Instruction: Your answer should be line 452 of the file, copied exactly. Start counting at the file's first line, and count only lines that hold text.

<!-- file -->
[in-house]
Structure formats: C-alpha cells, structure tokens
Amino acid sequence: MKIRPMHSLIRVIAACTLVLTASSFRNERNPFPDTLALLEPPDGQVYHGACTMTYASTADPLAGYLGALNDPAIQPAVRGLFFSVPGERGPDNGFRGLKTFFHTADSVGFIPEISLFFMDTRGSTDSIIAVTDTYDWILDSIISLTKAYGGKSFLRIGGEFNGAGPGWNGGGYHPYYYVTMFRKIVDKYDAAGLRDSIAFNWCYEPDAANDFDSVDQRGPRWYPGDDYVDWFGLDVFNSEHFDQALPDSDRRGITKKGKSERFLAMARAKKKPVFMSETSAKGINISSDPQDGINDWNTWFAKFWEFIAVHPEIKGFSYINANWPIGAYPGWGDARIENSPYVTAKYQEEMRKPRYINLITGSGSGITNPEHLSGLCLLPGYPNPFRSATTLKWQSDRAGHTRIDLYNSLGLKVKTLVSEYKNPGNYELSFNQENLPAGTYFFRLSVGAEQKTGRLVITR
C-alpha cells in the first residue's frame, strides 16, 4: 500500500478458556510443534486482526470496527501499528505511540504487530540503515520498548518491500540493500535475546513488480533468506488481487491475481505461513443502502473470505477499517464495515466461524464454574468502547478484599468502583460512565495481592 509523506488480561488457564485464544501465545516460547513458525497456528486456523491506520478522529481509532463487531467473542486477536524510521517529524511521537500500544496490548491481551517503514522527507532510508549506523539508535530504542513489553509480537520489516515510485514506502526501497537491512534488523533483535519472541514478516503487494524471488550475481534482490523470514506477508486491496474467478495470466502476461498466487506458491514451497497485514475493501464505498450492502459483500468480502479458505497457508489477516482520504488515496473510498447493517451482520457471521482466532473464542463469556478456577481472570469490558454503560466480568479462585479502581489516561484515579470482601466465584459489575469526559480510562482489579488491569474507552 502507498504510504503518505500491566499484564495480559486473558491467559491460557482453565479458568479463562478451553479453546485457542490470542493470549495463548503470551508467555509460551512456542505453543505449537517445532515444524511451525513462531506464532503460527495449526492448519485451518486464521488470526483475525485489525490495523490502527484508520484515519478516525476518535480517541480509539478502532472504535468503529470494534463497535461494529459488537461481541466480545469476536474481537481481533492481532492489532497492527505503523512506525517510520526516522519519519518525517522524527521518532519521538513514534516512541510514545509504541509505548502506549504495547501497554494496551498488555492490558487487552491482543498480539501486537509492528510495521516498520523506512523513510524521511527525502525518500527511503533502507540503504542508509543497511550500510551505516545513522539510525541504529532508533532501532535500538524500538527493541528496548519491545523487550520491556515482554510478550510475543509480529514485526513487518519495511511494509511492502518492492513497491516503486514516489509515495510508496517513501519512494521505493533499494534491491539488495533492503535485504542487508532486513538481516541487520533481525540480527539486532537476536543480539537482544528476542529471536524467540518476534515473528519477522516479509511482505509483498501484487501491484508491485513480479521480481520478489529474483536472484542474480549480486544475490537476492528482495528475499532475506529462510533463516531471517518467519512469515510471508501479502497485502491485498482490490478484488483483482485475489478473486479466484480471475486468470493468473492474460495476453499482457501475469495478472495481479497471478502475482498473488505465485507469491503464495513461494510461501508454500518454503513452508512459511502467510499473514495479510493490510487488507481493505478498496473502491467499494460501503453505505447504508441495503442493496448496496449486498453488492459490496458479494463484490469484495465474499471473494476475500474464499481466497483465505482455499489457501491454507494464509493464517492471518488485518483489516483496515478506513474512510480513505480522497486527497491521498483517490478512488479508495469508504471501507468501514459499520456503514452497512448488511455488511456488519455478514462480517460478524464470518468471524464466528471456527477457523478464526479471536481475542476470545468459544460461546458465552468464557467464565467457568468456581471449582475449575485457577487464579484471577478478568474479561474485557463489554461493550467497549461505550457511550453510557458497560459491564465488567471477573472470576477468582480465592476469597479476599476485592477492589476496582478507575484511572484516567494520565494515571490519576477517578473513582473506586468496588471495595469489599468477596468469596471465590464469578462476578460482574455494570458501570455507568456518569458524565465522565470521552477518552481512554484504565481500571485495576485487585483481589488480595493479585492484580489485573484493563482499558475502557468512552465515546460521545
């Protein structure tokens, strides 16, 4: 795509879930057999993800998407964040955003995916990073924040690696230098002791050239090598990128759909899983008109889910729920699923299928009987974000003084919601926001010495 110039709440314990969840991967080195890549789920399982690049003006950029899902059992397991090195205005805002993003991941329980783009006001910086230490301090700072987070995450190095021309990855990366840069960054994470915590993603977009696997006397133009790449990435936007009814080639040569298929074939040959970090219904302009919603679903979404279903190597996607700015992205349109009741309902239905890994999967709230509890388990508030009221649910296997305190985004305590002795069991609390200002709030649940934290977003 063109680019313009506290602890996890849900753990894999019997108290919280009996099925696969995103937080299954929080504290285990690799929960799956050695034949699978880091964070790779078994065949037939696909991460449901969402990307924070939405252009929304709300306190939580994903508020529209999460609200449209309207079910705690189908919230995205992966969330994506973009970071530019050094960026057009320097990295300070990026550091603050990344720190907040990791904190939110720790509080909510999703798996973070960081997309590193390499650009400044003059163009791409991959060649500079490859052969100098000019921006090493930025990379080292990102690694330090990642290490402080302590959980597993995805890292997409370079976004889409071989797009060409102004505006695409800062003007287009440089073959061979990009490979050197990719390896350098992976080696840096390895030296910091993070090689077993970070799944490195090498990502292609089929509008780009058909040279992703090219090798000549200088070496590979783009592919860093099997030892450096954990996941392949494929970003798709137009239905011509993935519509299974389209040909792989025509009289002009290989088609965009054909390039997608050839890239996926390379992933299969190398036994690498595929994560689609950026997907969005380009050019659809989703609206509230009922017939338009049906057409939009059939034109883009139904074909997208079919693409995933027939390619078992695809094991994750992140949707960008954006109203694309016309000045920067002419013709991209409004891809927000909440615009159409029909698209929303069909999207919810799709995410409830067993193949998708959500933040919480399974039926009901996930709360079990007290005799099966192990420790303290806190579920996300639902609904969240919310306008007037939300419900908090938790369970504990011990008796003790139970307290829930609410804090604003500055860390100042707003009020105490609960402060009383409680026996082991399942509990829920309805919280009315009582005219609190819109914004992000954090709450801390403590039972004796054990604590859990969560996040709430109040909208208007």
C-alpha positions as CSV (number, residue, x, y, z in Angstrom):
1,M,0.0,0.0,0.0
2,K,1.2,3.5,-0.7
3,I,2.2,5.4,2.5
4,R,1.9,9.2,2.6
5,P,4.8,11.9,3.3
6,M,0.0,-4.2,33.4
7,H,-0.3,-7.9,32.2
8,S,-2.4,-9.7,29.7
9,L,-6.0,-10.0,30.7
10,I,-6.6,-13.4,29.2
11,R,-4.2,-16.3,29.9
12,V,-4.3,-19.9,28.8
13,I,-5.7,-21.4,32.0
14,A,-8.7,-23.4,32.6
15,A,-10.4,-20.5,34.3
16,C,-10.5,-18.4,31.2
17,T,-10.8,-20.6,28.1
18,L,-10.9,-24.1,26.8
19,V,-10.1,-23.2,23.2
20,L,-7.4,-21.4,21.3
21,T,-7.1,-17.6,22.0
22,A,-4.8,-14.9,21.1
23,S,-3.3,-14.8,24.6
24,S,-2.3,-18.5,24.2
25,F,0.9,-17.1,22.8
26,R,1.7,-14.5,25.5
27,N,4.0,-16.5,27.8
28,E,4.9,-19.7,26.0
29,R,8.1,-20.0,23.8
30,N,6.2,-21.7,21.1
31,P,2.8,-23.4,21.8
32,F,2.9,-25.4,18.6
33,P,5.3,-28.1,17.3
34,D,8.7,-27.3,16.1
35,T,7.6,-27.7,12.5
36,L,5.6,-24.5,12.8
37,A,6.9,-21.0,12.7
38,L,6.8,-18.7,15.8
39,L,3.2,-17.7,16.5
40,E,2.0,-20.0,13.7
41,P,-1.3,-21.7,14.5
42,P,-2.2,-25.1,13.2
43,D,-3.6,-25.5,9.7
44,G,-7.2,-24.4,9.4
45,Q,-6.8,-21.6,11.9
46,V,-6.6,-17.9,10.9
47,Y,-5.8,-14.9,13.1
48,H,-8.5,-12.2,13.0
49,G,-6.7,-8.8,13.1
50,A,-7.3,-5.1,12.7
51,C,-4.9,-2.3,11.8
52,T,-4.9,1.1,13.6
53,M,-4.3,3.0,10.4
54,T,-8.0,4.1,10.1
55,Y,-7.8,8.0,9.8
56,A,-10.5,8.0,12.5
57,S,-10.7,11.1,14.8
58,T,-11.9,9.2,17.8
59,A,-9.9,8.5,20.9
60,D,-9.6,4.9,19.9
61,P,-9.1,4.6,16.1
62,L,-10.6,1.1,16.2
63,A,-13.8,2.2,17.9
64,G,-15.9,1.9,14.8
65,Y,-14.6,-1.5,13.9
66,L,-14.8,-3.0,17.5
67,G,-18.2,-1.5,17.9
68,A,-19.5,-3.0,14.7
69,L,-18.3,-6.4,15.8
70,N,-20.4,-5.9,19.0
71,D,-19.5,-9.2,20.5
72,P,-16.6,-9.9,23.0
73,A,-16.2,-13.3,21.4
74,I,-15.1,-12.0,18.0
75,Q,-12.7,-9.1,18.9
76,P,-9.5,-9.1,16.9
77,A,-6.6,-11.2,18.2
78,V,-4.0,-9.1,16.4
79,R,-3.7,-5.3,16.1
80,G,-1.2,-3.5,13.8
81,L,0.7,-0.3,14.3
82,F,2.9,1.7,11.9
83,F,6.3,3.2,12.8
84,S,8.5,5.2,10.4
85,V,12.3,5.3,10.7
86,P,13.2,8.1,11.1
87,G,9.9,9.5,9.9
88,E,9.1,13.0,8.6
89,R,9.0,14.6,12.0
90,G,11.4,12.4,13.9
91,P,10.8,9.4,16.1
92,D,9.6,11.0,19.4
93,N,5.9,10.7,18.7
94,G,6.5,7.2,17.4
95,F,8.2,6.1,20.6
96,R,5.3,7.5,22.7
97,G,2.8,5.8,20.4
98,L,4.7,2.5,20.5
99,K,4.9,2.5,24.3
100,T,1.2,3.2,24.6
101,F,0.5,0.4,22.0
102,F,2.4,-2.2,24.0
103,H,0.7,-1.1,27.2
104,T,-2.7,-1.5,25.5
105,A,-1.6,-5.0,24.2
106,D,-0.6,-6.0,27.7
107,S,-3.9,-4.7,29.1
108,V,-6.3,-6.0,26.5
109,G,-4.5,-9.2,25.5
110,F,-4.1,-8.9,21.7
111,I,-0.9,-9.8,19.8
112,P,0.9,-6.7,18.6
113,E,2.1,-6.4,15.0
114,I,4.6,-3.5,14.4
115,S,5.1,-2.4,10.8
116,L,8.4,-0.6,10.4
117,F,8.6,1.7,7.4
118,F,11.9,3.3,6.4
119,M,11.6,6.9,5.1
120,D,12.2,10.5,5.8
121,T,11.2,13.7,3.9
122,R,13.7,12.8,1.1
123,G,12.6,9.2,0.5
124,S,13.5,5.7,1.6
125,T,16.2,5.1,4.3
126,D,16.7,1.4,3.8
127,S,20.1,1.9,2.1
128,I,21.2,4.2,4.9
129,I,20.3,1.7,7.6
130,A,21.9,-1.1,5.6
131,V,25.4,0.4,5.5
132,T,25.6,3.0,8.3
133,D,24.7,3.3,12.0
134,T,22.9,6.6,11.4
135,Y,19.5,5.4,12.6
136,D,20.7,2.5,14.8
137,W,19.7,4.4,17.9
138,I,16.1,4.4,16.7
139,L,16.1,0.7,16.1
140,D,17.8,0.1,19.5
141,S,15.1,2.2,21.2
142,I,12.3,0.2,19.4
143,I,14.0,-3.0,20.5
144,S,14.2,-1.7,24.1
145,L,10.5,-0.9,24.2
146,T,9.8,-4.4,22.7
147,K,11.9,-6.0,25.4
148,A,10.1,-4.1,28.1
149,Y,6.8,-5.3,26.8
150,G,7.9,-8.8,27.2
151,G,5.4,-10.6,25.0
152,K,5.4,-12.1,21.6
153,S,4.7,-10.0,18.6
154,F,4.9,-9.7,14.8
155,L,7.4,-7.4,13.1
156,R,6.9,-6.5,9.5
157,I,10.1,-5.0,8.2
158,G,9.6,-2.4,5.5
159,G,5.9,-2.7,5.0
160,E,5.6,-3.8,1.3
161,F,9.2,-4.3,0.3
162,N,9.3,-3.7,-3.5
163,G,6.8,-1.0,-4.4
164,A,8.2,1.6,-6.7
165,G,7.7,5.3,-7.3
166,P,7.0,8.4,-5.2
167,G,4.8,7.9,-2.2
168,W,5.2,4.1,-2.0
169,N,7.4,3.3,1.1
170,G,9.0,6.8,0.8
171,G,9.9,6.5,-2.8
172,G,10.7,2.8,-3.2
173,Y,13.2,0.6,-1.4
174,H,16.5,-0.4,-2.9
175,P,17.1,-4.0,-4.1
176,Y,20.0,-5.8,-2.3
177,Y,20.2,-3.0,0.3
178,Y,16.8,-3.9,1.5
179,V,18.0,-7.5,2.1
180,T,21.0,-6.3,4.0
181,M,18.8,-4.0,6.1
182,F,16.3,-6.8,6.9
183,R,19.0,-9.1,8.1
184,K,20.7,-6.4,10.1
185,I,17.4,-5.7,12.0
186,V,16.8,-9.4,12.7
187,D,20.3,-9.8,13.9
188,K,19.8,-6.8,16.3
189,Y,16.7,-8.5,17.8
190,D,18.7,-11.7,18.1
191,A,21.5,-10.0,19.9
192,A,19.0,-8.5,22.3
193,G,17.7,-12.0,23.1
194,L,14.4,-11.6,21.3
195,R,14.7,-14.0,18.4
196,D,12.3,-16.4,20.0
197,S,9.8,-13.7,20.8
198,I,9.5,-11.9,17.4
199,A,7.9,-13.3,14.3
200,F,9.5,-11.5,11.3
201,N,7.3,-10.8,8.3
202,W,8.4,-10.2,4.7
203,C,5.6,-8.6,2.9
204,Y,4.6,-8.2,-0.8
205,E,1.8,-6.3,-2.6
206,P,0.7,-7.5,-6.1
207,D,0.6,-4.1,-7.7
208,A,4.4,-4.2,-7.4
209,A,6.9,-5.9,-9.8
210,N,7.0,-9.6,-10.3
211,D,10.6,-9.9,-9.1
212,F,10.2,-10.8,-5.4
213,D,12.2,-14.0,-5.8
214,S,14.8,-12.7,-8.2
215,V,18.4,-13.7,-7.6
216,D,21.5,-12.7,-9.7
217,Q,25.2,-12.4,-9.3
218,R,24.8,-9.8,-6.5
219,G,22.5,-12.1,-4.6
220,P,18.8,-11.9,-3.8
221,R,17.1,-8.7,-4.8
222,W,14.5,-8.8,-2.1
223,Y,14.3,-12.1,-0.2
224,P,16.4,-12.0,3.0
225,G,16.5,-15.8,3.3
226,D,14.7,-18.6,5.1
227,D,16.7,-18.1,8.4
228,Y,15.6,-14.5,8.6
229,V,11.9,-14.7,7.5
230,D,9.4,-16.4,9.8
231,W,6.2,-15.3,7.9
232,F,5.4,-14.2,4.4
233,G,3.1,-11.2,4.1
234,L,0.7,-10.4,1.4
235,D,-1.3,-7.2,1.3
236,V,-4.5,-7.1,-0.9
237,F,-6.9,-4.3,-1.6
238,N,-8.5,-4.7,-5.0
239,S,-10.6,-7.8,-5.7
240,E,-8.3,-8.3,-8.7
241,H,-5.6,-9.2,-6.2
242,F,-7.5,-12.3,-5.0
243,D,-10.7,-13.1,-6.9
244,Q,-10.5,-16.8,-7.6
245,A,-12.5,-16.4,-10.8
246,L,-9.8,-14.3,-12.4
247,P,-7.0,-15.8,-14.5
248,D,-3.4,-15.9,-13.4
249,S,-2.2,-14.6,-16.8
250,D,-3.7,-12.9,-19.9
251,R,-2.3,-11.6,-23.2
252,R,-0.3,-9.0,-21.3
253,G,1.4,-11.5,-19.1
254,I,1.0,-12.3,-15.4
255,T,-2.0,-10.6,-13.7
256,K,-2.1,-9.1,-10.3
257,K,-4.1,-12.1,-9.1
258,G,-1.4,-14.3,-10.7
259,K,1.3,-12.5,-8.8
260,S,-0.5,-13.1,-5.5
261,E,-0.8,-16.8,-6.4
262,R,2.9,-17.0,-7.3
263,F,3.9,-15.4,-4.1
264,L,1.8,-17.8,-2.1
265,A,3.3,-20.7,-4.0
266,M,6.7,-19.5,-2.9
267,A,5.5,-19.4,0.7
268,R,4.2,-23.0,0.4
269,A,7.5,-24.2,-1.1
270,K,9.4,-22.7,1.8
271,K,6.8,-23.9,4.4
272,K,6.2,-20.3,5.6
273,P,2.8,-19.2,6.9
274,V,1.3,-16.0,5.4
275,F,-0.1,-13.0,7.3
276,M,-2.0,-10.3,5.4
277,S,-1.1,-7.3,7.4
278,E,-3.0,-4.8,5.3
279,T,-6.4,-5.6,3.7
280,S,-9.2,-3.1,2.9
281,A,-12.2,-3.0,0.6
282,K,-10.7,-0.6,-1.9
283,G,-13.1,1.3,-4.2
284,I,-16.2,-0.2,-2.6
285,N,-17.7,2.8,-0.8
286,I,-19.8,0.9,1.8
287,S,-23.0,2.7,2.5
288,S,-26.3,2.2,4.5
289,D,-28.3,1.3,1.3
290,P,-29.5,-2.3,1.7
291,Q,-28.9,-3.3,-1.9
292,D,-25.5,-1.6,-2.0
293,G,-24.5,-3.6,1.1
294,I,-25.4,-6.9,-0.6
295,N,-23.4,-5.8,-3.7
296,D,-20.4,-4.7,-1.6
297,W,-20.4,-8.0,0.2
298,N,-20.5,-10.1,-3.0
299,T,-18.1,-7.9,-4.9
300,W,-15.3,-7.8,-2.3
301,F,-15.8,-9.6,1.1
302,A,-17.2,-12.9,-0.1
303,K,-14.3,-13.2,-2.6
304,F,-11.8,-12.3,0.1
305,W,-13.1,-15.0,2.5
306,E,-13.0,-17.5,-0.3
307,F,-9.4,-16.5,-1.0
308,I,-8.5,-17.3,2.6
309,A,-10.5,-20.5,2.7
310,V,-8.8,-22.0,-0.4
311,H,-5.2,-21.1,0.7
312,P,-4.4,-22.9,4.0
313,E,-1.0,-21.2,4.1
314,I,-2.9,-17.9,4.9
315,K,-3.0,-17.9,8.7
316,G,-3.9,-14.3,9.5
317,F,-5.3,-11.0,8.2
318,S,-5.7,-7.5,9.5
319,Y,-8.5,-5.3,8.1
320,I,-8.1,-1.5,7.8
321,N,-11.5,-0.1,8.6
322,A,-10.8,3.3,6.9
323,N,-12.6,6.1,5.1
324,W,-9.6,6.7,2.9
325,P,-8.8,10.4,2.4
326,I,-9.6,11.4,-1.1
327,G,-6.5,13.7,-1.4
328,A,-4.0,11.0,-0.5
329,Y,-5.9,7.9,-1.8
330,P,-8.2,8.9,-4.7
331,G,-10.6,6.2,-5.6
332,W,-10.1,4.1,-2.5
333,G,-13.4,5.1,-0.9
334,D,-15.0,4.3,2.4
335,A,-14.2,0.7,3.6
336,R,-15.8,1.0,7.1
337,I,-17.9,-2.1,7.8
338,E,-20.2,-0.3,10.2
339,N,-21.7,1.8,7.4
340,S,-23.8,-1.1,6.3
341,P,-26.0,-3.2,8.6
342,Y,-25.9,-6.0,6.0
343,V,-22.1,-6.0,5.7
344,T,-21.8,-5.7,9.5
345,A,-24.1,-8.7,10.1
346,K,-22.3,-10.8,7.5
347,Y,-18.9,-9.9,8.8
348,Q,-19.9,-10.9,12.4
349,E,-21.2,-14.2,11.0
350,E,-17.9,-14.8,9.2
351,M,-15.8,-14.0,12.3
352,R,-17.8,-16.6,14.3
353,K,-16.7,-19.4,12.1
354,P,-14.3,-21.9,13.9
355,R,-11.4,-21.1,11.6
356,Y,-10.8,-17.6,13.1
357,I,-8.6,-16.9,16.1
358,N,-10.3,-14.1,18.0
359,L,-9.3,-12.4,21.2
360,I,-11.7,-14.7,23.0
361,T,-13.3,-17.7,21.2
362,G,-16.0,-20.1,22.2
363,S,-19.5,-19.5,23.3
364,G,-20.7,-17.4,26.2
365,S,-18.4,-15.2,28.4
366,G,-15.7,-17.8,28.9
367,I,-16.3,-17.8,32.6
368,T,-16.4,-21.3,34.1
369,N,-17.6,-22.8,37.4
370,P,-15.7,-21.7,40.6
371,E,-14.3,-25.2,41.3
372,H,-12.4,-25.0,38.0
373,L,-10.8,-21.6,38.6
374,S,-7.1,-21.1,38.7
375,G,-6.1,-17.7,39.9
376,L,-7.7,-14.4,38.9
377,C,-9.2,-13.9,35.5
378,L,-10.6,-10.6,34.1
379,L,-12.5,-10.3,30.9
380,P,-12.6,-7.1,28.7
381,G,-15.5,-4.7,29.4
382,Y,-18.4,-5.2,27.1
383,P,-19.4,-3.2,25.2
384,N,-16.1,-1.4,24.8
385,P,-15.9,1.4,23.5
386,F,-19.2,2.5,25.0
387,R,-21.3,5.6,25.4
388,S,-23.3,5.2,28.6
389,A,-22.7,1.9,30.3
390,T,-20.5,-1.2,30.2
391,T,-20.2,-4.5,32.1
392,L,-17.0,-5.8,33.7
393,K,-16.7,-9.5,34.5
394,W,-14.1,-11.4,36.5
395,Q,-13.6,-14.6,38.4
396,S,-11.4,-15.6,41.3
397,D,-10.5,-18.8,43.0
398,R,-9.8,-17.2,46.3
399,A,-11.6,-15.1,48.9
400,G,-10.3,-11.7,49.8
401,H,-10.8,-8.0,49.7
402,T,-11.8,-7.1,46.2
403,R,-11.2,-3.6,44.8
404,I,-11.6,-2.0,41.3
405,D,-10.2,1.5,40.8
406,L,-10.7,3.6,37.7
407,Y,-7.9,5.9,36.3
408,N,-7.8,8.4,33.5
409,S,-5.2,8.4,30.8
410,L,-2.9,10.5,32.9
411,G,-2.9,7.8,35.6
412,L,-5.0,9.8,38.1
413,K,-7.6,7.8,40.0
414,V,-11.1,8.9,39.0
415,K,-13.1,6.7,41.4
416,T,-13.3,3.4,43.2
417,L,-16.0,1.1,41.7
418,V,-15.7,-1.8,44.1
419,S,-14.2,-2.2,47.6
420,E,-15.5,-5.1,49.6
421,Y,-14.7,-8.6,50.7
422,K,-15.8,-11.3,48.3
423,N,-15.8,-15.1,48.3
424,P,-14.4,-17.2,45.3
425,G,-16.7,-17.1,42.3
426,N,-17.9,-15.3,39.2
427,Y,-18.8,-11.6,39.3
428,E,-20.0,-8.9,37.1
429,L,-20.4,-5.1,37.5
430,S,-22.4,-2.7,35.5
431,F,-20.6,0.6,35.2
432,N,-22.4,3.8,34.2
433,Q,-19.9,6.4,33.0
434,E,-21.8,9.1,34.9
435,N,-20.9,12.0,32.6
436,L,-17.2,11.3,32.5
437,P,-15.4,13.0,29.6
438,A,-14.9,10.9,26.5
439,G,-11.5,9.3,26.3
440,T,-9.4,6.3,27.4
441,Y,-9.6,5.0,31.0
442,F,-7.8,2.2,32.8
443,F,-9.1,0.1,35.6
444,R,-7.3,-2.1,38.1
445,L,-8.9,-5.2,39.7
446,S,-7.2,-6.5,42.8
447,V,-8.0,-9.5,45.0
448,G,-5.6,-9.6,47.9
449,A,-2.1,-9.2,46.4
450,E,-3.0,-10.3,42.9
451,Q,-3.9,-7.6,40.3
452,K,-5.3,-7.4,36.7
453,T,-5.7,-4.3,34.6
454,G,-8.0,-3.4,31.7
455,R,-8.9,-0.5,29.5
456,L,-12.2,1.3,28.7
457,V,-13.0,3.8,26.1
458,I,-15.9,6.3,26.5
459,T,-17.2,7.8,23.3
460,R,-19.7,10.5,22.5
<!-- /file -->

446,S,-7.2,-6.5,42.8